As I entered the cafe, I was immediately impressed by its bright and cheery painted walls....lively hues of pinks, blues, and greens that framed a black and white checked floor.  And the lady behind the counter who welcomed me asked with a big friendly smile if she could help me.  Immediately, Cafe Du Canton seemed like a happy place! And as it turned out, the cafe and bakery operation is much more than what it appears to be.

Photo by J. Tracy

As I drank delicious and refreshing made-to-order iced mocha, I chatted with the friendly lady at the counter.  I asked her if she had grown up in Canton, and she replied that she had not.  She went on to explain that she and her husband and family were actually transplanted during the aftermath of Katrina, the monster hurricane that took so many lives and changed forever the lives of others along the Gulf Coast. Fortunately, her husband had soon found a job, and she had sought out a place to volunteer in an effort to give back to others.  

As she contemplated where to offer her time and talents, her husband suggested that she consider volunteering at the Christmas Village, a residential program for pregnant women over the age of 18 who are abortion vulnerable.  The program, co-founded by Brenda and Michael Van Velkinburgh, provides needs as basic as a place to live and food, as well as educational assistance and job training opportunities.  According to its website, the Christmas Village states that Village Confections is a "social entrepreneurship where our residents learn job skills," and volunteering at the bakery is a program requirement.

Photo by J. Tracy
Janice ices petit fours at Cafe Du Canton and Village Confections (July 2011)

The lady at the counter has a strong desire to help others.  Her story is one of inspiration, success and happiness, and one that helps others with new beginnings.  I listened intently and with admiration as she told me how the cafe and bakery shop, along with generous donations from individuals, churches, and other organizations, goes to help these young women at Christmas Village who choose life for their babies. (I actually observed townspeople bringing in donated items as we talked.)  Some participants, she said, return to volunteer in the bakery once they have given birth. One such young woman named "Janice," who was icing petit fours during my conversation with the owner, has graciously granted permission to include her name and  photo in this post.

I left Canton with a good feeling - I had learned much during my visit on the square. Not only did I learn about the organization named Christmas Village, but I discovered the people of Canton, Mississippi are doing their part to help young women who are faced with some very difficult choices.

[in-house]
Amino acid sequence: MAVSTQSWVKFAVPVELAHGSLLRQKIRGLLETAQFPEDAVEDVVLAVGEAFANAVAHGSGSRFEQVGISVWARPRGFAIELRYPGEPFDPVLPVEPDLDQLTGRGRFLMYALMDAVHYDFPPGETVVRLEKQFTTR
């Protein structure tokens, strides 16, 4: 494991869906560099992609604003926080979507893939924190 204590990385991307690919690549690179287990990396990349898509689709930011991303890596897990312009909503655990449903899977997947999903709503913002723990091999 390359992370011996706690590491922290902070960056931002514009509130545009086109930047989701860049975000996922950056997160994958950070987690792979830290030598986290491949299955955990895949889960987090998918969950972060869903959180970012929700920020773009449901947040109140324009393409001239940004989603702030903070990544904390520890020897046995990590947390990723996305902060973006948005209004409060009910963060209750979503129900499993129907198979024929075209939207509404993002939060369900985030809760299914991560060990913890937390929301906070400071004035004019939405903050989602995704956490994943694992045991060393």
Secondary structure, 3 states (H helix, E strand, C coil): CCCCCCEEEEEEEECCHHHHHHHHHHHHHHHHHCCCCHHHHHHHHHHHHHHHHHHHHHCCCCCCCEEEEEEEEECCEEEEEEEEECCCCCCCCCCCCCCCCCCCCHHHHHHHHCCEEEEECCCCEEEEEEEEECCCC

Wednesday, August 10, 2011

Wordless Wednesday

Digital Photo Collection (2009 - 2011)
Privately Owned by J. Tracy

Benevolent Protective Order of Elks (B.P.O.E.)
Historic Building on the Square
Canton (Madison County) Mississippi

Monday, August 8, 2011

Found - Historic Fenner House in New Bern NC

Digital Photo by A. Vaupel

Old Fenner House 
217 Hancock Street
New Bern, NC

Wow!  With the help of someone who works in the City of New Bern's GIS and mapping office, I now know the physical location of "Lot 89," the site of the old Fenner house.  The house on Hancock Street in New Bern, North Carolina, was purchased about 1769 by Richard John Fenner and Anne Coddington Fenner, my fifth great-grandparents.  I descend through their granddaughter Rachel Fenner, who married William Neatherlin and eventually migrated around 1800 to Amite County in the Mississippi Territory.  After finding the lot number of the property in an online excerpt of the book, The Fenner Forebears, I set out to find the actual house. And thanks to a very dear friend of mine who lives in New Bern, I also have a photo of the house itself.  The house is a rather large frame structure built in the colonial style and located on a street where the remnants of train tracks down its center can be seen.  Currently, the house is undergoing some renovation, including a new coat of paint that closely matches the red metal "storm" roof commonly seen on historic houses in New Bern. According to my contact in the GIS office, the property is currently owned by the Fenner Family Fund Partnership.

Wednesday, August 3, 2011

Wordless Wednesday

Digital Photo Collection (2009-2011) - Privately Owned by J. Tracy

Circa 1828
Located in Canton, Mississippi
County Seat of Madison County